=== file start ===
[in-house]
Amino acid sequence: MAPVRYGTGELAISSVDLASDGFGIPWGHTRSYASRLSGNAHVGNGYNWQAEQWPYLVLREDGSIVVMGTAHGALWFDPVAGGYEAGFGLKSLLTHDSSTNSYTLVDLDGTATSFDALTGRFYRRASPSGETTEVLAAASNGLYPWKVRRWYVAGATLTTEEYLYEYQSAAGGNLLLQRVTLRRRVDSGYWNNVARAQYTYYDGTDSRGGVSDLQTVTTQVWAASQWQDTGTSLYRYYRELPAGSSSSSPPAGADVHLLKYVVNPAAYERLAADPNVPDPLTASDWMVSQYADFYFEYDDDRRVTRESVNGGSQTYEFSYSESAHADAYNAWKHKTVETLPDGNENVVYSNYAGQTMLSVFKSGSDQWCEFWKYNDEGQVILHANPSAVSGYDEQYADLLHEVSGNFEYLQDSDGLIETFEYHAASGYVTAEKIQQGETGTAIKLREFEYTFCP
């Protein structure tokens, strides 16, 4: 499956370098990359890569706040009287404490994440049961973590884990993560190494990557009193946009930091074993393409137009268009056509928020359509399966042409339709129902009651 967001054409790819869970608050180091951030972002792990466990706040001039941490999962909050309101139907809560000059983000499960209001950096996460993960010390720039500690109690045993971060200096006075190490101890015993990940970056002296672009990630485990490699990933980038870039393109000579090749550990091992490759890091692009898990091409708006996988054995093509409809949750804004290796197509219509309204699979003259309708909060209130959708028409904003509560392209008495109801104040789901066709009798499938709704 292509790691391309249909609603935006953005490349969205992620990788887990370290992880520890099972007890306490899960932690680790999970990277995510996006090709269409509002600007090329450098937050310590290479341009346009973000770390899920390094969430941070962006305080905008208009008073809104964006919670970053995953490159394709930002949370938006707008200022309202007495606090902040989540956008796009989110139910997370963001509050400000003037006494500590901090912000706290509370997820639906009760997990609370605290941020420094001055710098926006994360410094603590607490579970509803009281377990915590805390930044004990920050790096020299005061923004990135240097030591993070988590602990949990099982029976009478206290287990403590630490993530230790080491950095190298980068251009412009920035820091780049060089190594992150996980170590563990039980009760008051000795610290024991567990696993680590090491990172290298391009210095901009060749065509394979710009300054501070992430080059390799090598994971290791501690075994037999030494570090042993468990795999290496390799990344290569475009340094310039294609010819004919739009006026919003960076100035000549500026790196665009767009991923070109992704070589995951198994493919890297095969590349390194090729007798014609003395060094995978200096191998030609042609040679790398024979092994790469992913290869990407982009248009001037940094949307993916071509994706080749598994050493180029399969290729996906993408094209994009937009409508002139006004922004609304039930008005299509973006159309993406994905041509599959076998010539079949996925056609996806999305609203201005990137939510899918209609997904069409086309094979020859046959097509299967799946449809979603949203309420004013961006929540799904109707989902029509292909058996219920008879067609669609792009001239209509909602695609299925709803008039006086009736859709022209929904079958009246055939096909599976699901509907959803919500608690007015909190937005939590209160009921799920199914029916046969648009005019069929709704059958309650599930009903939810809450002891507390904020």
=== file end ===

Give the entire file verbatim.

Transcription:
[in-house]
Amino acid sequence: MAPVRYGTGELAISSVDLASDGFGIPWGHTRSYASRLSGNAHVGNGYNWQAEQWPYLVLREDGSIVVMGTAHGALWFDPVAGGYEAGFGLKSLLTHDSSTNSYTLVDLDGTATSFDALTGRFYRRASPSGETTEVLAAASNGLYPWKVRRWYVAGATLTTEEYLYEYQSAAGGNLLLQRVTLRRRVDSGYWNNVARAQYTYYDGTDSRGGVSDLQTVTTQVWAASQWQDTGTSLYRYYRELPAGSSSSSPPAGADVHLLKYVVNPAAYERLAADPNVPDPLTASDWMVSQYADFYFEYDDDRRVTRESVNGGSQTYEFSYSESAHADAYNAWKHKTVETLPDGNENVVYSNYAGQTMLSVFKSGSDQWCEFWKYNDEGQVILHANPSAVSGYDEQYADLLHEVSGNFEYLQDSDGLIETFEYHAASGYVTAEKIQQGETGTAIKLREFEYTFCP
């Protein structure tokens, strides 16, 4: 499956370098990359890569706040009287404490994440049961973590884990993560190494990557009193946009930091074993393409137009268009056509928020359509399966042409339709129902009651 967001054409790819869970608050180091951030972002792990466990706040001039941490999962909050309101139907809560000059983000499960209001950096996460993960010390720039500690109690045993971060200096006075190490101890015993990940970056002296672009990630485990490699990933980038870039393109000579090749550990091992490759890091692009898990091409708006996988054995093509409809949750804004290796197509219509309204699979003259309708909060209130959708028409904003509560392209008495109801104040789901066709009798499938709704 292509790691391309249909609603935006953005490349969205992620990788887990370290992880520890099972007890306490899960932690680790999970990277995510996006090709269409509002600007090329450098937050310590290479341009346009973000770390899920390094969430941070962006305080905008208009008073809104964006919670970053995953490159394709930002949370938006707008200022309202007495606090902040989540956008796009989110139910997370963001509050400000003037006494500590901090912000706290509370997820639906009760997990609370605290941020420094001055710098926006994360410094603590607490579970509803009281377990915590805390930044004990920050790096020299005061923004990135240097030591993070988590602990949990099982029976009478206290287990403590630490993530230790080491950095190298980068251009412009920035820091780049060089190594992150996980170590563990039980009760008051000795610290024991567990696993680590090491990172290298391009210095901009060749065509394979710009300054501070992430080059390799090598994971290791501690075994037999030494570090042993468990795999290496390799990344290569475009340094310039294609010819004919739009006026919003960076100035000549500026790196665009767009991923070109992704070589995951198994493919890297095969590349390194090729007798014609003395060094995978200096191998030609042609040679790398024979092994790469992913290869990407982009248009001037940094949307993916071509994706080749598994050493180029399969290729996906993408094209994009937009409508002139006004922004609304039930008005299509973006159309993406994905041509599959076998010539079949996925056609996806999305609203201005990137939510899918209609997904069409086309094979020859046959097509299967799946449809979603949203309420004013961006929540799904109707989902029509292909058996219920008879067609669609792009001239209509909602695609299925709803008039006086009736859709022209929904079958009246055939096909599976699901509907959803919500608690007015909190937005939590209160009921799920199914029916046969648009005019069929709704059958309650599930009903939810809450002891507390904020």